While at the University of Texas he took an informal class called “Introduction to Birding.” The instructor? Fred Webster, who became a mentor, and once Byron had finished medical school, he began having more time to devote to birding. It became a lifelong passion.
Today, the kid catching critters along Shoal Creek has a thriving psychiatric practice (he has been treating patients since 1987) treating what he calls kids of all ages. He also has built impeccable birding credentials, including tenure as President of the Texas Ornithological Society, a member of the Texas Bird Records Committee and as a statewide and regional eBird reviewer.
Byron is also one of a small group of birders to have counted 100 bird species in 100 Texas Counties – the 100th species in his 100th county was a Harris’s Sparrow. Not content to stop at 100, he has surpassed 101 in 101 counties and is now working on 102 species in 102 counties.
While listing has always been fun, Byron’s passion for birds runs deeper, and he enjoys sharing it with others. “Maybe it was some of my mother’s influence rubbing off on me,” he noted, “but I felt like my birding needed to be more meaningful than in just a personal way, and I wanted to find a way to share.”
He began teaching a course on sparrow identification for Travis Audubon. Then, after getting involved with the Balcones Canyonlands National Wildlife Refuge, he, Chuck Sexton, the staff biologist at the refuge, and City of Austin biologist Bill Reiner worked to establish a festival devoted to the wintering sparrows in the restored grassland and prairie environments of the refuge. A total of 21 sparrow species were seen at the inaugural event, which one of the participants wrote about in The Wall Street Journal. Now an annual highlight for birders, Sparrowfest was taken virtual in 2021, but Byron looks forward to an in-person revival next year.
With depression and anxiety skyrocketing during the pandemic, Byron has been working more and as a consequence has had less time to spend in the field. So, like many, he has begun to focus more on what has been happening in his yard.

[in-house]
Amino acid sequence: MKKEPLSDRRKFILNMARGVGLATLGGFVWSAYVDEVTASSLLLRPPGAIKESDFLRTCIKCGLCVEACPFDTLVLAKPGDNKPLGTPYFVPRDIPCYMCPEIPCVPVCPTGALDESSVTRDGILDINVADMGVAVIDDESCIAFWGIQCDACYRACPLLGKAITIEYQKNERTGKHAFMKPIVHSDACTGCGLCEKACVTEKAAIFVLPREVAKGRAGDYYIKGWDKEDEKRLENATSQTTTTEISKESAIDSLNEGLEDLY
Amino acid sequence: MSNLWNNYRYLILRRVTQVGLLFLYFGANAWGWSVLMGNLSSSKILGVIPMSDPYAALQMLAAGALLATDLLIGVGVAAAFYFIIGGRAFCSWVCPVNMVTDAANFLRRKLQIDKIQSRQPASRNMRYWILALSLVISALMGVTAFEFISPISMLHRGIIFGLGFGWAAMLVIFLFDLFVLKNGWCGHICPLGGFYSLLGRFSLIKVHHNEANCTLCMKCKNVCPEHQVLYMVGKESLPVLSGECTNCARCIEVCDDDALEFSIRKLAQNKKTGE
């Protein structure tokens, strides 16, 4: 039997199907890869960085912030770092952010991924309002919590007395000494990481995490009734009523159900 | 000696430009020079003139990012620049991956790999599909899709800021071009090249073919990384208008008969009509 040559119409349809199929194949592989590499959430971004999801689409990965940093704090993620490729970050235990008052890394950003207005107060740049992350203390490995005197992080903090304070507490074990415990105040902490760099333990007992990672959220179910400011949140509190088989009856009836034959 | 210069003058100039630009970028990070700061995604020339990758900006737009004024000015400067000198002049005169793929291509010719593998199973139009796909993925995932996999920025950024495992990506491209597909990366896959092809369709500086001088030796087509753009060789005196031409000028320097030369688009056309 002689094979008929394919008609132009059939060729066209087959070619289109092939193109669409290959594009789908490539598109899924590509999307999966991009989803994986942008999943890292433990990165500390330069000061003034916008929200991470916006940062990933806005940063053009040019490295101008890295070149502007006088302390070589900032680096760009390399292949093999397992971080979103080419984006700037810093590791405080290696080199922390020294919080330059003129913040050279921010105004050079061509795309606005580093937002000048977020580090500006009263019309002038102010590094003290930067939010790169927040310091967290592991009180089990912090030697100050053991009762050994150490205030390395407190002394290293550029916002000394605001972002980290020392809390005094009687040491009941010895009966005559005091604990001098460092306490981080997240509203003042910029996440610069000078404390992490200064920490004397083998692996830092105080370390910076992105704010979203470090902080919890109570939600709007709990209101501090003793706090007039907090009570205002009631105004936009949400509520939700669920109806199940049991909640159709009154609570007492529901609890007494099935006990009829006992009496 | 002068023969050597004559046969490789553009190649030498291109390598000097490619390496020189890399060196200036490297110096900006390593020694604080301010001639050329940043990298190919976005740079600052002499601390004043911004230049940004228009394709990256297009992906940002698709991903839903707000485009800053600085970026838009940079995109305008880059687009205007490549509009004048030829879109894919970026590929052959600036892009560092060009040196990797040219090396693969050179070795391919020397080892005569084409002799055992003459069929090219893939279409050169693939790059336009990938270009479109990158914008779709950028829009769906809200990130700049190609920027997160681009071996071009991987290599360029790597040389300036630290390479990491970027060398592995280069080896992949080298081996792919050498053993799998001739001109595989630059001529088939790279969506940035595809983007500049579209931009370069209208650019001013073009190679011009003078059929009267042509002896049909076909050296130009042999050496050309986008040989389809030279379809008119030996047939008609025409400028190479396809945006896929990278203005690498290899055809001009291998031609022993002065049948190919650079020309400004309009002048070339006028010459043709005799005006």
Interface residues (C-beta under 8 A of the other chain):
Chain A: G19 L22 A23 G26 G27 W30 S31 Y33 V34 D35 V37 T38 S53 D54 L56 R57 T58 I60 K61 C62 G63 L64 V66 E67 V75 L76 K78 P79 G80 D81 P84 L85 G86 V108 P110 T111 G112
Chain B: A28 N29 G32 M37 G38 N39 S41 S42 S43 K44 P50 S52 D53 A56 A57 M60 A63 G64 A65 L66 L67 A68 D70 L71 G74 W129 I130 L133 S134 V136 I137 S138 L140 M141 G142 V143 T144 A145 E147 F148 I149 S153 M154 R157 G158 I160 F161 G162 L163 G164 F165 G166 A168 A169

It’s a daily avian soap opera that I get to watch,” he said. “You know, how are the titmice doing, and what’s that macho White-winged Dove up to today? My yard has gotten better for birds over the years, and there’s always something interesting to watch.”
As our time together drew to a close, Byron offered some advice – not just for new birders but to everyone who lifts binoculars in search of birds.
“I tell people that everybody makes ID mistakes,” he said. “We’re human – we’re gonna make mistakes! If you never make mistakes, you probably aren’t trying very hard. Also, don’t just focus on one field mark and assume you’ve got the ID. Be democratic, or at least populistic in your approach, and eschew what I call ‘field mark cronyism.’ And learn how to describe what you saw. It will make you much more confident in the field.”
He also left this advice for parents: “If your child shows any interest in the outdoors, please buy them a pair of binoculars. They don’t have to be expensive; you can get starter pair from any local sporting goods store. It might turn out to be the best investment you could make.”